On November 22, 2022, the Health and Resources and Services Administration (HRSA) issued a notice seeking nominations of qualified candidates for consideration to serve as members of the Advisory Committee on Infant and Maternal Mortality (ACIMM). ACIMM advises the Secretary of Health and Human Services (HHS) (Secretary) on department activities, partnerships, policies, and programs directed at reducing infant mortality, maternal mortality and severe maternal morbidity, and improving the health status of infants of women before, during, or after pregnancy. Written nominations for membership on the ACIMM must be received on or before January 23, 2022, and nomination packages must be submitted electronically as email attachments to Vanessa Lee, MPH, the ACIMM’s Designated Federal Official, at: SACIM@hrsa.gov. NCUIH strongly encourages UIO staff working in the areas of infant and maternal health to submit nomination materials.
The ACIMM was established in 1991 and advises the Secretary on department activities, partnerships, policies, and programs directed at reducing infant mortality, maternal mortality and severe maternal morbidity, and improving the health status of infants and women before, during, and after pregnancy. The ACIMM provides advice on how to coordinate federal, state, local, tribal, and territorial governmental efforts designed to improve infant mortality, related adverse birth outcomes, and maternal health, as well as influence similar efforts in the private and voluntary sectors. The ACIMM provides guidance and recommendations on the policies, programs, and resources required to address the disparities and inequities in infant mortality, related adverse birth outcomes and maternal health outcomes, including maternal mortality and severe maternal morbidity. With its focus on underlying causes of the disparities and inequities seen in birth outcomes for women and infants, the ACIMM advises the Secretary on the health, social, economic, and environmental factors contributing to the inequities and proposes structural, policy, and/or systems level changes. The ACIMM meets approximately four times per year, or at the discretion of the Designated Federal Officer in consultation with the Chair.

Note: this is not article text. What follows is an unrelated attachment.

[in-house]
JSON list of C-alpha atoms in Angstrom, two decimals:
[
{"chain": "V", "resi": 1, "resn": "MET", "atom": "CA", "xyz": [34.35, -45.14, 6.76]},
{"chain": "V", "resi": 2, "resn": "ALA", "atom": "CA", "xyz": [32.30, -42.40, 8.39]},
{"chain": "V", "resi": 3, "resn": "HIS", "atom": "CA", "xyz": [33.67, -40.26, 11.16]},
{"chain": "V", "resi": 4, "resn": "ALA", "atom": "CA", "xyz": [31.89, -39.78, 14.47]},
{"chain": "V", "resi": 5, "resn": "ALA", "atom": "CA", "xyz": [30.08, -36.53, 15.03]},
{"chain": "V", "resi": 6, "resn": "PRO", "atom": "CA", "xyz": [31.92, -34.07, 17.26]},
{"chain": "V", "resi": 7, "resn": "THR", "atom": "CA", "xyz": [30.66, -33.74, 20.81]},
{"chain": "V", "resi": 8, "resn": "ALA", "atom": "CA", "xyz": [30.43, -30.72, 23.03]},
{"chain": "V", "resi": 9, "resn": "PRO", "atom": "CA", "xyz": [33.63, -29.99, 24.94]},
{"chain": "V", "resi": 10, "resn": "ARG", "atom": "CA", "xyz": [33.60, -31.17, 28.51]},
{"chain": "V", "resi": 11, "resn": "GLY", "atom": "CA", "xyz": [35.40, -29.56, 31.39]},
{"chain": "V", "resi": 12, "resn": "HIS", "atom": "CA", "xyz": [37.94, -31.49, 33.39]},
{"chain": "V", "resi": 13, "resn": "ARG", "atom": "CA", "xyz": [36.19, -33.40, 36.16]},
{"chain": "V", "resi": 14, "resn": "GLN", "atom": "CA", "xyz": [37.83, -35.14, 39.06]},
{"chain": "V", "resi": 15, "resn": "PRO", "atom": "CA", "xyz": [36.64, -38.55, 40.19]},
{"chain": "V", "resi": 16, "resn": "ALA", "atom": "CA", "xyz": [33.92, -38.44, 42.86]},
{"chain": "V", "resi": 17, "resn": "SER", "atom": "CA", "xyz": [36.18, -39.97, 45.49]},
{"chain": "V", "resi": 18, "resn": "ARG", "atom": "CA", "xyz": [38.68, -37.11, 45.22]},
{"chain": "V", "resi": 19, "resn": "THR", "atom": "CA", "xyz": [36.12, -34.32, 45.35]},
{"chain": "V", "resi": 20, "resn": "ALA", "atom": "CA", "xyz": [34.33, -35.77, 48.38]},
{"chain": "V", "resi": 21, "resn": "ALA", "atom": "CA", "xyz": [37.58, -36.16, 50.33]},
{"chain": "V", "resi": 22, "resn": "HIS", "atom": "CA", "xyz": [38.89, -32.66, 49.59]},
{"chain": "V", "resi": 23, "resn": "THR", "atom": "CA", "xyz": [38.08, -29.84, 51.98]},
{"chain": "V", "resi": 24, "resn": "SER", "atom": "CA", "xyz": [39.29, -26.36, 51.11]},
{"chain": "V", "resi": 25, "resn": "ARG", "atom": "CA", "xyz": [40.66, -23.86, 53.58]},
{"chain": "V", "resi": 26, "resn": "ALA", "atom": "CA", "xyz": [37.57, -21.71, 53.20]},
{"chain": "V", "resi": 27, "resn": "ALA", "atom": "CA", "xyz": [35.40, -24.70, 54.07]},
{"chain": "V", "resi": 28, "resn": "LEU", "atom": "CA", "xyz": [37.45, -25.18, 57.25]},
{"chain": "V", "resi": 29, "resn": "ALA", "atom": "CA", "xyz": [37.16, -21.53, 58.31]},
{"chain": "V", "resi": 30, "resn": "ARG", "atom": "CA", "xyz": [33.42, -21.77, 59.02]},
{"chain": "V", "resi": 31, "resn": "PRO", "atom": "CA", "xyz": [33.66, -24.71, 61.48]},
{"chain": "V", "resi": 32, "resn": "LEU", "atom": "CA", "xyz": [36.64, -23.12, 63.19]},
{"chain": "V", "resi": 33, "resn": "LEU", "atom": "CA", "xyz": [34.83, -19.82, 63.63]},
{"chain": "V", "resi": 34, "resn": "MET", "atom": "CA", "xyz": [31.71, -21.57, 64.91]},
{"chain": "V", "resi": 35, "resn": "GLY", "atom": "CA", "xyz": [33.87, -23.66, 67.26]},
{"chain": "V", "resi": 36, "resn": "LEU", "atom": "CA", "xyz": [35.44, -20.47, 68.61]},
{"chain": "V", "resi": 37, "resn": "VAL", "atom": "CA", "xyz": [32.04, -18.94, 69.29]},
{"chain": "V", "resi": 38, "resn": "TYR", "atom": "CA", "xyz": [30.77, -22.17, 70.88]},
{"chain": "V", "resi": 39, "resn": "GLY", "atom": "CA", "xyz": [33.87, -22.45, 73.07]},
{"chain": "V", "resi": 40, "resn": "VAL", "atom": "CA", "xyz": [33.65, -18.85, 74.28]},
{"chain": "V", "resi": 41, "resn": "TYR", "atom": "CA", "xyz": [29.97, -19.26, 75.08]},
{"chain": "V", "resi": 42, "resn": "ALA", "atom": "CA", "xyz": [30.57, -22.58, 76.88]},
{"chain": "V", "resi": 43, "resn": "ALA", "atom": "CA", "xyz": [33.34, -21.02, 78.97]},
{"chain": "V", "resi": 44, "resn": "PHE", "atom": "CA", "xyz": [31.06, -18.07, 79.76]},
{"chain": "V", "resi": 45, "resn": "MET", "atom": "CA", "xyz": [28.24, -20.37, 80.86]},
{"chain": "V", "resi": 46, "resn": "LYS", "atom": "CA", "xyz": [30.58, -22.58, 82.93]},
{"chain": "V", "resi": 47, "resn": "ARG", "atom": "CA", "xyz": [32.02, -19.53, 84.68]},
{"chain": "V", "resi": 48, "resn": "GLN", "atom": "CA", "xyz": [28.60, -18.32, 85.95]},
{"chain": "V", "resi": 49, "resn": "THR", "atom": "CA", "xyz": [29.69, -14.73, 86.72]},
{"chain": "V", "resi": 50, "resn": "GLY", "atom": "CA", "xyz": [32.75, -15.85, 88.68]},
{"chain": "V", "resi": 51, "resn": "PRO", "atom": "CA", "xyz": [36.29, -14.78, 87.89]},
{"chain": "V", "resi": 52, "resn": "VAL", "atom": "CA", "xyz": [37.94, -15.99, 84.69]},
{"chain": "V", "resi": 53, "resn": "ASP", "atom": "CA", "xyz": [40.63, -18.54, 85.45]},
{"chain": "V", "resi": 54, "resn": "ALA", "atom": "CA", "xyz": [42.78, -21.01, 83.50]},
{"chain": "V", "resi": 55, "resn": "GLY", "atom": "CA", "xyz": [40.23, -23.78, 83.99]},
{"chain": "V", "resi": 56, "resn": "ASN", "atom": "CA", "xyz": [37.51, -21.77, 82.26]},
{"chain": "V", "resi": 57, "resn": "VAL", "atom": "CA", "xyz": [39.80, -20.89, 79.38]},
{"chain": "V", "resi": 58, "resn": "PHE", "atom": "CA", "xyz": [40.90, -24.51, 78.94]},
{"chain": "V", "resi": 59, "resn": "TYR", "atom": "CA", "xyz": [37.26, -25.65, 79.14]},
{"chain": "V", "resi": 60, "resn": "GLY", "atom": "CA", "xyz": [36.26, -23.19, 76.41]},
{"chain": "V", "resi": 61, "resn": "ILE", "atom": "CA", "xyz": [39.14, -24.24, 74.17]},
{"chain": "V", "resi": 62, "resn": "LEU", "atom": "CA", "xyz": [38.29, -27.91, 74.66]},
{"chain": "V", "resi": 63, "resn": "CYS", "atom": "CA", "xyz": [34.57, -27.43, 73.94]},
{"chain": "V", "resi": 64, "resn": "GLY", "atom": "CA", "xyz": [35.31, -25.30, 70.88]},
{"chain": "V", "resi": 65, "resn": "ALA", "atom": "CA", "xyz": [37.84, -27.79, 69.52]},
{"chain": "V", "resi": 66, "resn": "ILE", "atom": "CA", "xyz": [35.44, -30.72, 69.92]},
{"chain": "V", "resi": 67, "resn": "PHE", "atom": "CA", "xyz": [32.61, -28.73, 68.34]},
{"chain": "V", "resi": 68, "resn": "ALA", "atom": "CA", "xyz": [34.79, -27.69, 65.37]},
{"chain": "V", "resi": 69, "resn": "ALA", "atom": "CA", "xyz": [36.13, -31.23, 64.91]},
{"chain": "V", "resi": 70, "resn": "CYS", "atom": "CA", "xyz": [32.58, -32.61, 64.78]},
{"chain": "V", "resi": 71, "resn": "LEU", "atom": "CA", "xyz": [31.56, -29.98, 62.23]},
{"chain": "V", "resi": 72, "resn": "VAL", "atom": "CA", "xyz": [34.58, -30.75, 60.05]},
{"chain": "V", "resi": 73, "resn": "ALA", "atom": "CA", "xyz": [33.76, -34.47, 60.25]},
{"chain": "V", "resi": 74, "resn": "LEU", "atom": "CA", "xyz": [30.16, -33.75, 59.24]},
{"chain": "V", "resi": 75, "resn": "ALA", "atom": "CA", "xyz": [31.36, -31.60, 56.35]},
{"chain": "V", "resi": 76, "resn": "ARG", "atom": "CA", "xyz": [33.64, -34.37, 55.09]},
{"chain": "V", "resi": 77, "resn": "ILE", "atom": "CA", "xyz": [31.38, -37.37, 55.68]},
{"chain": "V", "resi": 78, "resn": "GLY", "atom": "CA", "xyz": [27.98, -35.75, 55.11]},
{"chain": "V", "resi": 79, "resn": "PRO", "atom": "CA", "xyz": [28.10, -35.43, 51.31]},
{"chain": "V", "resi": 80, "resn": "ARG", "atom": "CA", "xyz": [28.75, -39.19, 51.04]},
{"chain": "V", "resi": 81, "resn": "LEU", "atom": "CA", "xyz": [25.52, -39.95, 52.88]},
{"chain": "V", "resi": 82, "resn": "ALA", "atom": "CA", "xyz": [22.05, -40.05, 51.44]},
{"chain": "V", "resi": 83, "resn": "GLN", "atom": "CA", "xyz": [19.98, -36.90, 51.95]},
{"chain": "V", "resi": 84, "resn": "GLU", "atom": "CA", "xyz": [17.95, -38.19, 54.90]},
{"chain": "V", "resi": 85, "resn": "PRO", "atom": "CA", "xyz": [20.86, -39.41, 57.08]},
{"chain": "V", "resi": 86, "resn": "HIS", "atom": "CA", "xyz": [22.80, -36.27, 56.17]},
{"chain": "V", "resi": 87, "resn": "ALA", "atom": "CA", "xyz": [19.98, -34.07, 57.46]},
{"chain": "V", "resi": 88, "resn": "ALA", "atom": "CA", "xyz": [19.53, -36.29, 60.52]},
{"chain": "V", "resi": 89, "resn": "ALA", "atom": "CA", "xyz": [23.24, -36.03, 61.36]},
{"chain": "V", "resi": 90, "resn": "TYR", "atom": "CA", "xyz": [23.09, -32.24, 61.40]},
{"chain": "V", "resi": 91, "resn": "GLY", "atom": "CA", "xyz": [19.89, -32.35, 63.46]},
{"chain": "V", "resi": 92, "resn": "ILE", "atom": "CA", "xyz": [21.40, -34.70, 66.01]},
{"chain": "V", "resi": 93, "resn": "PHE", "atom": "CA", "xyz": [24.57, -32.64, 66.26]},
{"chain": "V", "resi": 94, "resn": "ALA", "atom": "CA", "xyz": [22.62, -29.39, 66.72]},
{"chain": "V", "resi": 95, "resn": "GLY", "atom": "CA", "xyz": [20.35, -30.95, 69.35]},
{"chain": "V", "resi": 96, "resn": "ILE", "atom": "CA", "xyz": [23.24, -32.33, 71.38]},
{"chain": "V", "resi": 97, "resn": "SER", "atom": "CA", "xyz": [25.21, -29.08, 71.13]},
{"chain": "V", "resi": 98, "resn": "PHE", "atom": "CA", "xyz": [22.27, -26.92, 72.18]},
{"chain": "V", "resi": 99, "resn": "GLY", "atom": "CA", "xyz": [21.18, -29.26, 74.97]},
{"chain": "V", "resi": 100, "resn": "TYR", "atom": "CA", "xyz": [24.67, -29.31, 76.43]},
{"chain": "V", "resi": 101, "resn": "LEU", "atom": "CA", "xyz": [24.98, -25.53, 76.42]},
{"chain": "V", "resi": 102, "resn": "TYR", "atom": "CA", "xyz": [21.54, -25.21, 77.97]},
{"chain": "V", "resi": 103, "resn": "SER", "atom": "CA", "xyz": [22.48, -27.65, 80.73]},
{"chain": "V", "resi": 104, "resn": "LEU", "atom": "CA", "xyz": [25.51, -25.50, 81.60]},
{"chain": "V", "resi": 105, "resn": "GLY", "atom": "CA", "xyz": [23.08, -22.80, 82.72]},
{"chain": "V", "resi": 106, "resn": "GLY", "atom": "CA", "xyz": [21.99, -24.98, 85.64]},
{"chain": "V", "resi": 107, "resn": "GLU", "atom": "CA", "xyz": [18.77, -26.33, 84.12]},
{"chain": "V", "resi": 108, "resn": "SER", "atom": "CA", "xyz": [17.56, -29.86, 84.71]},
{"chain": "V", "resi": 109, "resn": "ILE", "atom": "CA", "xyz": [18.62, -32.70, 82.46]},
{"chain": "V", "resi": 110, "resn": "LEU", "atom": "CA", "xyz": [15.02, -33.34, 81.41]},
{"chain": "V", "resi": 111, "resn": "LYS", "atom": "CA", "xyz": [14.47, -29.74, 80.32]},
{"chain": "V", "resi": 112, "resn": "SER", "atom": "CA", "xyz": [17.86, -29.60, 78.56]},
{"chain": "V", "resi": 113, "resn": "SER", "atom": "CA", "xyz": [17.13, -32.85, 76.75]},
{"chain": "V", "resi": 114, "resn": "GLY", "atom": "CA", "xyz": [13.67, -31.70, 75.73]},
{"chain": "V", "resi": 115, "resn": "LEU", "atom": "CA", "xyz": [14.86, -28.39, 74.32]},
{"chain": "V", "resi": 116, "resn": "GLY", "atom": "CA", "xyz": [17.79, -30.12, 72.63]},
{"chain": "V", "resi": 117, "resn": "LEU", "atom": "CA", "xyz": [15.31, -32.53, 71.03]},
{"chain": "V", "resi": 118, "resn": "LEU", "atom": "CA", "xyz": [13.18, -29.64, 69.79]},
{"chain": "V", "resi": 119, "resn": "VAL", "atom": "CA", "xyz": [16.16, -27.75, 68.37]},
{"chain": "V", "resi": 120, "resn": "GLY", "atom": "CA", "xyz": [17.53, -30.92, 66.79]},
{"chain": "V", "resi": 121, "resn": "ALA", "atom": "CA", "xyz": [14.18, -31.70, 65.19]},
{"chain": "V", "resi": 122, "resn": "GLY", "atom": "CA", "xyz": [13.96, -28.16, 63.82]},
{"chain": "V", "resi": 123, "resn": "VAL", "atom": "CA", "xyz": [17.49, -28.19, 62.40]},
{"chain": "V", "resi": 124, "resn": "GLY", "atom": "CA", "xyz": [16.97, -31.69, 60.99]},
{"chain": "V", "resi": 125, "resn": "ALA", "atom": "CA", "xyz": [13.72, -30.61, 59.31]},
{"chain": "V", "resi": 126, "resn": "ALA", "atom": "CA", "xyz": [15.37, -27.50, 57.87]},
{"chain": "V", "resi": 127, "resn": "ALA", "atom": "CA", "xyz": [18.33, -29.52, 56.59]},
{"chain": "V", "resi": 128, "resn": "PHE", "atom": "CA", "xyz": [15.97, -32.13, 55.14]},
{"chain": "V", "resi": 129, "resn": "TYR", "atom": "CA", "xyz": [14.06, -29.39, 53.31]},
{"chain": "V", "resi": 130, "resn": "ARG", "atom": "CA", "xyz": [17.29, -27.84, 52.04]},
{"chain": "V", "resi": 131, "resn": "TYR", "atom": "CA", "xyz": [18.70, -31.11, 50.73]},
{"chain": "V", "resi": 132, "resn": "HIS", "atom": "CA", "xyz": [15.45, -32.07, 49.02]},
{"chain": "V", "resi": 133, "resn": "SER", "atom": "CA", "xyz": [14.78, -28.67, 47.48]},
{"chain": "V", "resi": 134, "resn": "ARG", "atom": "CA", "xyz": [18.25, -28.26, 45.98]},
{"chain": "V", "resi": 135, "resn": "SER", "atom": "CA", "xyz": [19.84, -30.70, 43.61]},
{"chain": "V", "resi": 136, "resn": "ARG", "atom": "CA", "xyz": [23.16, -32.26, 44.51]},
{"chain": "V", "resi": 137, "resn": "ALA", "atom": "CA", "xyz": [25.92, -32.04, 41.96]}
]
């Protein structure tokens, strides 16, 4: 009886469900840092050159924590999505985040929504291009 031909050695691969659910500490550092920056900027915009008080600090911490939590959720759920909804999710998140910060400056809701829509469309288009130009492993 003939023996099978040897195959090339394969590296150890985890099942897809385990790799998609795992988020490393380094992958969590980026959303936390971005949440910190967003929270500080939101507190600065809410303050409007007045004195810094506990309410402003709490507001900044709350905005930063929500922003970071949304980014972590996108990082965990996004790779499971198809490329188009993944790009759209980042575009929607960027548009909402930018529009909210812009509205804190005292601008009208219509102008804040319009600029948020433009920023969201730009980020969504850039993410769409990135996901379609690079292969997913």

Nomination Eligibility and Information
HRSA is requesting nominations for voting members to serve as Special Government Employees (SGEs) on the ACIMM to fill open positions. The Secretary appoints ACIMM members with the expertise needed to fulfill the duties of the Advisory Committee. Nominees sought are medical, technical, or scientific professionals with special expertise in the field of maternal and child health, in particular, infant and/or maternal mortality and related health disparities; members of the public having special expertise about or concern with infant and/or maternal mortality; and/or representatives from such public health constituencies, consumers, and medical professional societies. Interested applicants may self-nominate or be nominated by another individual or organization.
Individuals selected for appointment to the Committee will be invited to serve for up to 4 years. Members appointed as SGEs receive a stipend and reimbursement for per diem and travel expenses incurred for attending ACIMM meetings and/or conducting other business on behalf of the ACIMM, as authorized by 5 U.S.C. 5703 for persons employed intermittently in government service